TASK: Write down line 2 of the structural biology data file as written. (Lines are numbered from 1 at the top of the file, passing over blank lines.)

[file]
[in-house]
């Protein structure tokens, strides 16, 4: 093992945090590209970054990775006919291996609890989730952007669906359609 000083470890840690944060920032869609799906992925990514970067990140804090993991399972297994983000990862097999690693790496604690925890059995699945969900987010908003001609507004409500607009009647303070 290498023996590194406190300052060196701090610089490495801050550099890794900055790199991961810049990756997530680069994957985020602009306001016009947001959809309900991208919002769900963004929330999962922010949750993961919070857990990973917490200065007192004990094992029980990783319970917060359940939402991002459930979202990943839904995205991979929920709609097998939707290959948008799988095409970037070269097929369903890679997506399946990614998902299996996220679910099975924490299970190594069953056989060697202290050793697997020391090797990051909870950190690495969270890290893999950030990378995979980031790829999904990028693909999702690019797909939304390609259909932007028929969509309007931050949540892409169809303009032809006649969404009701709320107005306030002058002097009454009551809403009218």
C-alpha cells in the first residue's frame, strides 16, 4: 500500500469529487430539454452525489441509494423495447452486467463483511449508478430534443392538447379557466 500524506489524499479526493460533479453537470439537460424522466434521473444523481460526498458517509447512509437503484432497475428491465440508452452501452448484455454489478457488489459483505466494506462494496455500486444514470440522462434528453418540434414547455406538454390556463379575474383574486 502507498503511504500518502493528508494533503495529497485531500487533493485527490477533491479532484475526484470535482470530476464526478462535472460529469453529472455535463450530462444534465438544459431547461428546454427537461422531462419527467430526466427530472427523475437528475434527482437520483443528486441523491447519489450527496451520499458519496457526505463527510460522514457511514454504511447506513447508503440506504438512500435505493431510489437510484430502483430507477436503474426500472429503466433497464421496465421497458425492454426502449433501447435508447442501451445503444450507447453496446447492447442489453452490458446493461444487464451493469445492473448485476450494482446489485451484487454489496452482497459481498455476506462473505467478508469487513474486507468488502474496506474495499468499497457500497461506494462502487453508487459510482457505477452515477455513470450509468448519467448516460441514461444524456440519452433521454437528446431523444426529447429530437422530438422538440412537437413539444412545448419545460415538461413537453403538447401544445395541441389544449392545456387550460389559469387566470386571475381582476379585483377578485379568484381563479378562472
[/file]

């Protein structure tokens, strides 16, 4: 093992945090590209970054990775006919291996609890989730952007669906359609 000083470890840690944060920032869609799906992925990514970067990140804090993991399972297994983000990862097999690693790496604690925890059995699945969900987010908003001609507004409500607009009647303070 290498023996590194406190300052060196701090610089490495801050550099890794900055790199991961810049990756997530680069994957985020602009306001016009947001959809309900991208919002769900963004929330999962922010949750993961919070857990990973917490200065007192004990094992029980990783319970917060359940939402991002459930979202990943839904995205991979929920709609097998939707290959948008799988095409970037070269097929369903890679997506399946990614998902299996996220679910099975924490299970190594069953056989060697202290050793697997020391090797990051909870950190690495969270890290893999950030990378995979980031790829999904990028693909999702690019797909939304390609259909932007028929969509309007931050949540892409169809303009032809006649969404009701709320107005306030002058002097009454009551809403009218």